Earlier this year Amazon announced that the Kindle eBook reader would be joining the ranks of digital book devices that you could use to read books from your public library. Last night it looks like at least a few libraries flipped the switch, because the Seattle Public Library and King County Public Library are both offering eBooks for the Kindle.

The service is powered by OverDrive, the same company that’s been making library books available for the Sony Reader, Barnes & Noble NOOK, and a number of other eReaders for the past few years. But up until now OverDrive offered EPUB and PDF eBooks as well as WMA audiobooks — and the Kindle doesn’t support any of those formats.

Public libraries that lend eBooks use a system that’s reminiscent of the way paper books are loaned out. Each library gets a limited number of licenses for each book that’s available. If there are only two licenses for a book, only two people can have it checked out at a time. As soon as they’re done reading they can “return” it to the library and someone else can check it out. You can also place holds for books that aren’t currently available so that you’ll be notified when it comes in.

I’ve been using the OverDrive Media Console app for iOS to read eBooks on my iPod touch since last year and while I’m not generally a fan of digital rights management software, I do like the way OverDrive uses DRM to make library books available — especially now that the company is working with Amazon to make sure that library books are available on an even broader range of devices.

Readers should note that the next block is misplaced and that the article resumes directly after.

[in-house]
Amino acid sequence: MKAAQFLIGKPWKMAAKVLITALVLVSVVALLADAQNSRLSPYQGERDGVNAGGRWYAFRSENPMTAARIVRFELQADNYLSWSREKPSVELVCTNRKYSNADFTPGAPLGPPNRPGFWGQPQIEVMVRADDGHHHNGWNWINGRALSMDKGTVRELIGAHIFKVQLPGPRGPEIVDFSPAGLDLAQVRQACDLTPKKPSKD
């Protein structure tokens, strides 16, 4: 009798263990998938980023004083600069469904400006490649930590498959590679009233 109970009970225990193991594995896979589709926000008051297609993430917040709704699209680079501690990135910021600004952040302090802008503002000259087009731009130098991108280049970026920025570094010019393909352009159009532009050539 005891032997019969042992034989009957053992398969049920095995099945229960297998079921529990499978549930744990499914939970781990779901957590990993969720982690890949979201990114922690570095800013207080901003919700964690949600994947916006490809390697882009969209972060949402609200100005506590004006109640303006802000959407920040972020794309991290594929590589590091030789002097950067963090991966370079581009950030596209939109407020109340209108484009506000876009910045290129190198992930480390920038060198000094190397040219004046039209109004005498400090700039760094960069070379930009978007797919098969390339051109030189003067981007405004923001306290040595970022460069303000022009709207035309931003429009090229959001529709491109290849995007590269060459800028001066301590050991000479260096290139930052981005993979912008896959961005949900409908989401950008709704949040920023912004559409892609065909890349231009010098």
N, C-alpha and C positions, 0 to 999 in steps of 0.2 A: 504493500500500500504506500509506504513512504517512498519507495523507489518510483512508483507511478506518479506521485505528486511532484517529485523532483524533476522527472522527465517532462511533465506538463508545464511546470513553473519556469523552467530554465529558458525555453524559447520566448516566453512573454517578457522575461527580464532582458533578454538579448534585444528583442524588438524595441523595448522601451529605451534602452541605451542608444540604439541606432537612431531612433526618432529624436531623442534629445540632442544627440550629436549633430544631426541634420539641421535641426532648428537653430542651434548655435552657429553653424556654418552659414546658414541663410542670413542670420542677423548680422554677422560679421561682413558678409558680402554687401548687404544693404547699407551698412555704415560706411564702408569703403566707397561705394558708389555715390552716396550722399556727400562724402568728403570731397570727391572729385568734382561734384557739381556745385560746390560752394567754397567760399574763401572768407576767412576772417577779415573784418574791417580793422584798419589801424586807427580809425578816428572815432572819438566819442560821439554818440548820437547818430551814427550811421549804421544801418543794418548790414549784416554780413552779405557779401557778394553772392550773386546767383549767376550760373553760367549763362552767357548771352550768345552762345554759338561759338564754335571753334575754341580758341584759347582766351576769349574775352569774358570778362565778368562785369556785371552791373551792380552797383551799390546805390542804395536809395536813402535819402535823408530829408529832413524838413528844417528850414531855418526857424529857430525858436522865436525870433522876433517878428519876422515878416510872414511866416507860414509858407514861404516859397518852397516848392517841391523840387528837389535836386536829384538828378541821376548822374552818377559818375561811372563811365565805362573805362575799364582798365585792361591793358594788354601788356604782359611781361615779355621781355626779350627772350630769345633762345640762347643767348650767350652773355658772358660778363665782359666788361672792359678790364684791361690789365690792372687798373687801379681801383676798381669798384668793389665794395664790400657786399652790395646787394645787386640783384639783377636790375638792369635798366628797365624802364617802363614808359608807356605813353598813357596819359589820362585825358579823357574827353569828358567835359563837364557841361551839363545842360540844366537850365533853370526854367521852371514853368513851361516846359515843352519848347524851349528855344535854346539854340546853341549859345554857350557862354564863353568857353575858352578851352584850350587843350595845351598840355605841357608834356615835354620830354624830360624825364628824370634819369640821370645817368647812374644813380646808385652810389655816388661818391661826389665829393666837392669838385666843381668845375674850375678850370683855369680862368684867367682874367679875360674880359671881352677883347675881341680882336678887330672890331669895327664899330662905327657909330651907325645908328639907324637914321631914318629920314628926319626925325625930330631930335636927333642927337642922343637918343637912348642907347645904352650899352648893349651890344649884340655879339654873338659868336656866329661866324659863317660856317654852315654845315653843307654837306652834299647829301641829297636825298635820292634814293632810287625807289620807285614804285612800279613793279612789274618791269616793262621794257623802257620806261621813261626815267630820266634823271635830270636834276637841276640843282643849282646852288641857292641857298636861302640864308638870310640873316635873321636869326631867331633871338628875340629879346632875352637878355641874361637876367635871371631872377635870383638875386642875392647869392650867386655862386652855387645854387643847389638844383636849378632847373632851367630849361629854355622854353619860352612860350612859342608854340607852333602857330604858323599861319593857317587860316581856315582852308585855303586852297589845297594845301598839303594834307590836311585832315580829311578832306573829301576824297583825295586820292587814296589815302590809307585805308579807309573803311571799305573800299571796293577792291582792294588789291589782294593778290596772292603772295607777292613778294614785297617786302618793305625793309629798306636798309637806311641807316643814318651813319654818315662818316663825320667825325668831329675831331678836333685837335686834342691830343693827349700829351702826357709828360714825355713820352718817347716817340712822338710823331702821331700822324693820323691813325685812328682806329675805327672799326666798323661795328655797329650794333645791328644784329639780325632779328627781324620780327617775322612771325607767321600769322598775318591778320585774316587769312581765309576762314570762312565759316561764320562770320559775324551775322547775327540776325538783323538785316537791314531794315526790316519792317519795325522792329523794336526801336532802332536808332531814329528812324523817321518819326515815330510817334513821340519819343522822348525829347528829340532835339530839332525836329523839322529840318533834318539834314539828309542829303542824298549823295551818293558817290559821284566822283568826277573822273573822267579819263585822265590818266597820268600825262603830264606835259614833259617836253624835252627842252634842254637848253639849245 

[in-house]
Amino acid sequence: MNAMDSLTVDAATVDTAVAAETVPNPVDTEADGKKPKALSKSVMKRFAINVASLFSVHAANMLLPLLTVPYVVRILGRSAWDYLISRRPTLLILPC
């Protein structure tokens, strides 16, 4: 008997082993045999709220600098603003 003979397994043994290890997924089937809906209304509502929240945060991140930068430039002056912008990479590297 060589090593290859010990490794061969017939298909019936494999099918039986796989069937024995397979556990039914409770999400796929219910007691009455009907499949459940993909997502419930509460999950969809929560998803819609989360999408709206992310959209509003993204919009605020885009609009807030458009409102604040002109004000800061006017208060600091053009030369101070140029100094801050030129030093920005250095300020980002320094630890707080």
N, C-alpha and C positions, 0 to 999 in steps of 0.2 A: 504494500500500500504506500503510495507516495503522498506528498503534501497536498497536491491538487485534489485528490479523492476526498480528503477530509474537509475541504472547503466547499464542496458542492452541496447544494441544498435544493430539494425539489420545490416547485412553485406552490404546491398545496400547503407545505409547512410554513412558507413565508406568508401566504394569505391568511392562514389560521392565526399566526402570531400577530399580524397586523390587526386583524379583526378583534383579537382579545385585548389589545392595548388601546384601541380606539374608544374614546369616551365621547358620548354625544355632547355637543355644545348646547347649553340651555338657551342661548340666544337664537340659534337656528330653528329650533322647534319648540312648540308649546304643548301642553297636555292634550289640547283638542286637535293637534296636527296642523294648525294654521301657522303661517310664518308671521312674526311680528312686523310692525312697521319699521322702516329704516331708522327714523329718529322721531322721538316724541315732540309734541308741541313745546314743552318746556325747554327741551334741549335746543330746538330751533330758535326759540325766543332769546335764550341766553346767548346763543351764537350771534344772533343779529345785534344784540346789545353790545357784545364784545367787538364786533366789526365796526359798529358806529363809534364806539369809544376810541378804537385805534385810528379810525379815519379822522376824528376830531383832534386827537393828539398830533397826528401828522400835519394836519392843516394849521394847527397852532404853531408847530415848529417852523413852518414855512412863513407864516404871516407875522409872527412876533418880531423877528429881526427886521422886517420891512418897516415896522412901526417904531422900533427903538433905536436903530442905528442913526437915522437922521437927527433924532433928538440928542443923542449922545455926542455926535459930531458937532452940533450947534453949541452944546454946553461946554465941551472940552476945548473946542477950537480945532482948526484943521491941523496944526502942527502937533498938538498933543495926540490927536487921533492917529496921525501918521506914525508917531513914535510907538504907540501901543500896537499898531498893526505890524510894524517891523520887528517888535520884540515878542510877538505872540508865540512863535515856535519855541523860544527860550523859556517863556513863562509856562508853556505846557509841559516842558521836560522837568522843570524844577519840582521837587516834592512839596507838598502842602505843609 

Update: Amazon says the service is now live at more than 11,000 libraries across the US. It also turns out that you can checkout a book for Kindle and access it on any device that runs the Kindle software.

In other words, this isn’t just for Kindle devices. You can checkout books and use them on a device running iOS, Android, or webOS. You can even use the new Amazon Cloud Reader to view eBooks on most devices with web browsers. This is great news for HP TouchPad owners looking for a way to read library books on their devices, since the TouchPad comes with a pretty decent Amazon Kindle app.

Kindle books checked out from your public library also have all of the usual Kindle goodies including the ability to read the book on multiple device (your iPhone, tablet, and Kindle device) and sync the last read pages, bookmarks, annotations, and other data between devices.

via The Digital Reader

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